Doctors felt sorry for her plight but could not hold out any hope of his becoming normal. She read in papers about stray cases where the injured had regained their consciousness and memory even after two years. She kept talking to him daily hoping for some sign of recognition. Seven years had passed by with no ray of hope. She had in vain prayed to all gods, did several pujas and tried various alternative cures.
Friends and relatives who were initially hesitant to talk to her about her future gathered the nerve to suggest that she get married again. They argued that chances of his recovery were nil and that she should not waste her youth and she also needed a support when she grew old. To assuage her hurt feelings, they comforted her with the advice that she can take care of Mohan by admitting him in a nursing home at her expense. That way she was not betraying her duty towards her husband. They goaded her saying people seek divorce these days even on flimsy ground of incompatibility. Her case was genuine and divorce would be granted immediately.
Nursing a hope of a miracle she did not pay heed to such talks though she had moods of acute depression without any shoulder to rest her head on. Her father was old and depended on her completely. He had once mentioned it was her life and that she should handle it in whatever manner she deemed fit. He was not specific. She was torn between two minds whether it was ethical for her to put her husband in a home and remarry some one or continue for some more years hoping for a recovery. She always put herself the question as to what would she expect if the roles were reversed. Confusing thoughts led to frustration and self pity. In fact one of her colleagues, a decent chap, had obliquely expressed his interest in her in the event of her getting a divorce. He was willing to wait. She could only sob as she did not know the answer to give him.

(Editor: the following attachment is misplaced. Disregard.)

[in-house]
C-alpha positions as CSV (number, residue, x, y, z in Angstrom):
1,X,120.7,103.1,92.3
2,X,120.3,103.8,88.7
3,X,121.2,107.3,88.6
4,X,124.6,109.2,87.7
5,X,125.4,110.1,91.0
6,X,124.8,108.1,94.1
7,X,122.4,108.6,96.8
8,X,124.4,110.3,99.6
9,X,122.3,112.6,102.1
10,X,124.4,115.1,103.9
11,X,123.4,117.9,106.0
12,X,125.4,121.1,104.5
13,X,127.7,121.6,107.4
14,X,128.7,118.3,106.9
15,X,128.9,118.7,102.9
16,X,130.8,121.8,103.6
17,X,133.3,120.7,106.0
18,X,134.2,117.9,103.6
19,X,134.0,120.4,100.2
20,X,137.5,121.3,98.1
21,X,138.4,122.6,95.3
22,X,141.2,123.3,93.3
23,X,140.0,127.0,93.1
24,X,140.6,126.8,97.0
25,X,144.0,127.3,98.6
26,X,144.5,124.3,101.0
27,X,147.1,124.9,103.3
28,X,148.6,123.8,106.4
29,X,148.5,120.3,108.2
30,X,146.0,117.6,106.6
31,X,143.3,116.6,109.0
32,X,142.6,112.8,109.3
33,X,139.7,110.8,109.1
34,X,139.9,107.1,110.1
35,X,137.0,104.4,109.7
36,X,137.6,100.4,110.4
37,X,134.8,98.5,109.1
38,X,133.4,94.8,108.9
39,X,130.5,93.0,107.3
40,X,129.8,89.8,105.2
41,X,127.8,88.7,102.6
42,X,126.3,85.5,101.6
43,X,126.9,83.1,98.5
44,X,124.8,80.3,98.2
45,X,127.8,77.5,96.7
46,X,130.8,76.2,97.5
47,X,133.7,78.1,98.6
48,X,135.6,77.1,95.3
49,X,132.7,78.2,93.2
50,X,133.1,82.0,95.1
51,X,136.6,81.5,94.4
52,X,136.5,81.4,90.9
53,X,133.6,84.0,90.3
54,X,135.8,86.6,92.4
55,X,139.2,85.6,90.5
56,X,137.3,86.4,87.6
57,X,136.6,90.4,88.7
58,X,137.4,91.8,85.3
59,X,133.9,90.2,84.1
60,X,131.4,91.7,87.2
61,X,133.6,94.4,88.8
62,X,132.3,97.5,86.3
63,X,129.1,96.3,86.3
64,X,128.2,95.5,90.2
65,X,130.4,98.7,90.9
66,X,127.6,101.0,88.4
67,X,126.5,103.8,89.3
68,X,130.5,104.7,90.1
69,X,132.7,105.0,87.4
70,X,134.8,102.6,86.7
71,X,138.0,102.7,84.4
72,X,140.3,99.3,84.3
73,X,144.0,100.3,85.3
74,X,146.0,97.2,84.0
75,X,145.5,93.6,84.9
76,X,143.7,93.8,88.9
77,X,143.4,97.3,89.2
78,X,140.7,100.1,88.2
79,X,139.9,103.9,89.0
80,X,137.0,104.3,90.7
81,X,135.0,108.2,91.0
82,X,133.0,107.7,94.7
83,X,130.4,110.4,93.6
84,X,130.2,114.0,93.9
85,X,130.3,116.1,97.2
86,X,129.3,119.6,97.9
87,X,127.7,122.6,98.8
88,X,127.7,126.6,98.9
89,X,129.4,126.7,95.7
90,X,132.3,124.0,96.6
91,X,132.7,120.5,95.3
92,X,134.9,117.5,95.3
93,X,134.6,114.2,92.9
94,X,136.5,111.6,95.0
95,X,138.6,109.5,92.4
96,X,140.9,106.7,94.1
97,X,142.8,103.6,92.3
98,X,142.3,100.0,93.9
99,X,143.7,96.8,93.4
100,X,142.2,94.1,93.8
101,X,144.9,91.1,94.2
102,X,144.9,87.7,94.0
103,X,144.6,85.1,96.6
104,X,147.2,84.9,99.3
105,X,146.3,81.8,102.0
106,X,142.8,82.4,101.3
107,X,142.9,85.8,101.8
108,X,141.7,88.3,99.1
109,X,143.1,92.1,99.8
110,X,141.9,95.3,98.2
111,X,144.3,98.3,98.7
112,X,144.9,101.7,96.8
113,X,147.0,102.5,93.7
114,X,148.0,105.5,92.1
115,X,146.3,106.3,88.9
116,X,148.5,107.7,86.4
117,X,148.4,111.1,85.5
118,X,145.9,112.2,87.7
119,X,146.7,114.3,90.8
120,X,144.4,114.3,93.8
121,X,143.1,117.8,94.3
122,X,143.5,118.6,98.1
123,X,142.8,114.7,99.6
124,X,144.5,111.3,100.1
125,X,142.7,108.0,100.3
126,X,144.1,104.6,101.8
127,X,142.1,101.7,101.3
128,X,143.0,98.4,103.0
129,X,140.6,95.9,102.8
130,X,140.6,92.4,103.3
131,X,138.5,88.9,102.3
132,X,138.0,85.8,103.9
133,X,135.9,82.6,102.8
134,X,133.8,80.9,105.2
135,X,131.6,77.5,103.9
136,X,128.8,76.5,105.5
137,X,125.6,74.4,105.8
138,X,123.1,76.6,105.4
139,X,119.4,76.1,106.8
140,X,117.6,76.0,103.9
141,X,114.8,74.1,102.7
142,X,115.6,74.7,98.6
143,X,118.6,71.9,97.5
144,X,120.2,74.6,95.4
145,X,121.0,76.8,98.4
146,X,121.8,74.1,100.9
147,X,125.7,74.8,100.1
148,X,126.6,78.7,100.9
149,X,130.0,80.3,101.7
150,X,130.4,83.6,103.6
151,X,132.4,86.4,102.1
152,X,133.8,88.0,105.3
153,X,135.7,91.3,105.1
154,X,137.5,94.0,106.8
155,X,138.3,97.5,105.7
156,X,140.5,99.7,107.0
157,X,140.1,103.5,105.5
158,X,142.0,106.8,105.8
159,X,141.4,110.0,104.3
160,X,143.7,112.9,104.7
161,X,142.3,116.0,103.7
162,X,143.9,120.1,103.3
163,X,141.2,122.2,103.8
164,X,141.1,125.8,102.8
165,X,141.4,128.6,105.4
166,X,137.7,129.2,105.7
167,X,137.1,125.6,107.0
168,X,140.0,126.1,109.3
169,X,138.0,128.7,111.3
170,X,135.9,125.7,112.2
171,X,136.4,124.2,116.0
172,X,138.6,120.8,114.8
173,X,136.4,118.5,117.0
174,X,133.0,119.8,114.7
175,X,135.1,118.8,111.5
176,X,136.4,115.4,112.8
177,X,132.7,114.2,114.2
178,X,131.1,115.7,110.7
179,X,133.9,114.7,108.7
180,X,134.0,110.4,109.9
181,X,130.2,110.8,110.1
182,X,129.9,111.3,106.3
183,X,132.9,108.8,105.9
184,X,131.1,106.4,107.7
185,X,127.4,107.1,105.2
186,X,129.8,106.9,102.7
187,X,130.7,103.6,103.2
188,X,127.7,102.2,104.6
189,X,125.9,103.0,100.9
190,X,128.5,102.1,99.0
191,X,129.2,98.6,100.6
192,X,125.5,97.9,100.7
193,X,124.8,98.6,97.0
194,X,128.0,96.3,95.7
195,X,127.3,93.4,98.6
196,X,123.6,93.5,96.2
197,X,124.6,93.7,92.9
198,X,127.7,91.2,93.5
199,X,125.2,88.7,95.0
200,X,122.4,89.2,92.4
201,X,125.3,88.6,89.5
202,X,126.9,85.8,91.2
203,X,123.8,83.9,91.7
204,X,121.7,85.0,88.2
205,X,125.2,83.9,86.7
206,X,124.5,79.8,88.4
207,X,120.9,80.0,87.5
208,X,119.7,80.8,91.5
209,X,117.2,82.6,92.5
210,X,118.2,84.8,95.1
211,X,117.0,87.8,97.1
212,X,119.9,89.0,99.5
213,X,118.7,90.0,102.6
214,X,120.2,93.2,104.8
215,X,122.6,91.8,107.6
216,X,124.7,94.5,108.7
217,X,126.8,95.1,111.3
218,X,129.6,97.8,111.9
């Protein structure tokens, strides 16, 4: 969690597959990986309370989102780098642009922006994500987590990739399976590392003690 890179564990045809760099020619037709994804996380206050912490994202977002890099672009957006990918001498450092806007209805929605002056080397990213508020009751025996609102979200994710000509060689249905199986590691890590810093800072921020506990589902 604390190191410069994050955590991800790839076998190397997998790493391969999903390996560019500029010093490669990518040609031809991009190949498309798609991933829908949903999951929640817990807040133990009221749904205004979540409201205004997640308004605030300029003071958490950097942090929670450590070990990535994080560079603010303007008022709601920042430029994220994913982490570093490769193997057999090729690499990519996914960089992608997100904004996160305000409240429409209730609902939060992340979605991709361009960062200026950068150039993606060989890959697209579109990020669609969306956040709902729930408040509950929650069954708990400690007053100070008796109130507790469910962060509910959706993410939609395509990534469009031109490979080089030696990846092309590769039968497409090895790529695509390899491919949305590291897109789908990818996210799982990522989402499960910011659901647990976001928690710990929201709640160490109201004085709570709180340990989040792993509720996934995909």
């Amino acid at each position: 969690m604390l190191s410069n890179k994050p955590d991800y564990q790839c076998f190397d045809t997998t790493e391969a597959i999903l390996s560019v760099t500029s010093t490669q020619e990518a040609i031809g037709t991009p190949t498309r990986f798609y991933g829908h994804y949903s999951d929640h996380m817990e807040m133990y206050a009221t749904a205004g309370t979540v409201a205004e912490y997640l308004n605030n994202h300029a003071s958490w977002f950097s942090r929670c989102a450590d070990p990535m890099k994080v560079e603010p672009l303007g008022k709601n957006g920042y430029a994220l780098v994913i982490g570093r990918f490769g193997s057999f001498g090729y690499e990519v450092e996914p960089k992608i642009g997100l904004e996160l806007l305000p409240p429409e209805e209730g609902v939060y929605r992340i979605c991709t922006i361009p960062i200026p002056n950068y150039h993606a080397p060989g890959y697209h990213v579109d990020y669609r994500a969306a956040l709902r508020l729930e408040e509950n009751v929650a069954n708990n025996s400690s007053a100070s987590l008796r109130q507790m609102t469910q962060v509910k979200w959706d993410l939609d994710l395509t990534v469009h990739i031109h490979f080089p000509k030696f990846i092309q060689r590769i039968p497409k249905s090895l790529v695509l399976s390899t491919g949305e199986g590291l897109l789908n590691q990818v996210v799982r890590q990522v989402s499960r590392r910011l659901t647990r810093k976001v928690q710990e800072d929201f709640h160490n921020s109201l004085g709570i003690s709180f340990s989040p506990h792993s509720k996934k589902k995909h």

How Mangala would resolve her dilemma time alone can tell. Any clue?

Sunday, June 14, 2009

Proof of residence

Tanwar had retired as a teacher almost two decades ago. Age had caught up with him and taken its toll on his body. His hair had gone completely gray .The limbs had become weak and feeble. The back was bent and Arthritis made his life painful. With his children working in distant lands, he and his wife continued to live in their old house on the small pension he received. His sons sent him some money to augment his income to live comfortably. Except for the general weakness, he was keeping fit and life was going on smoothly.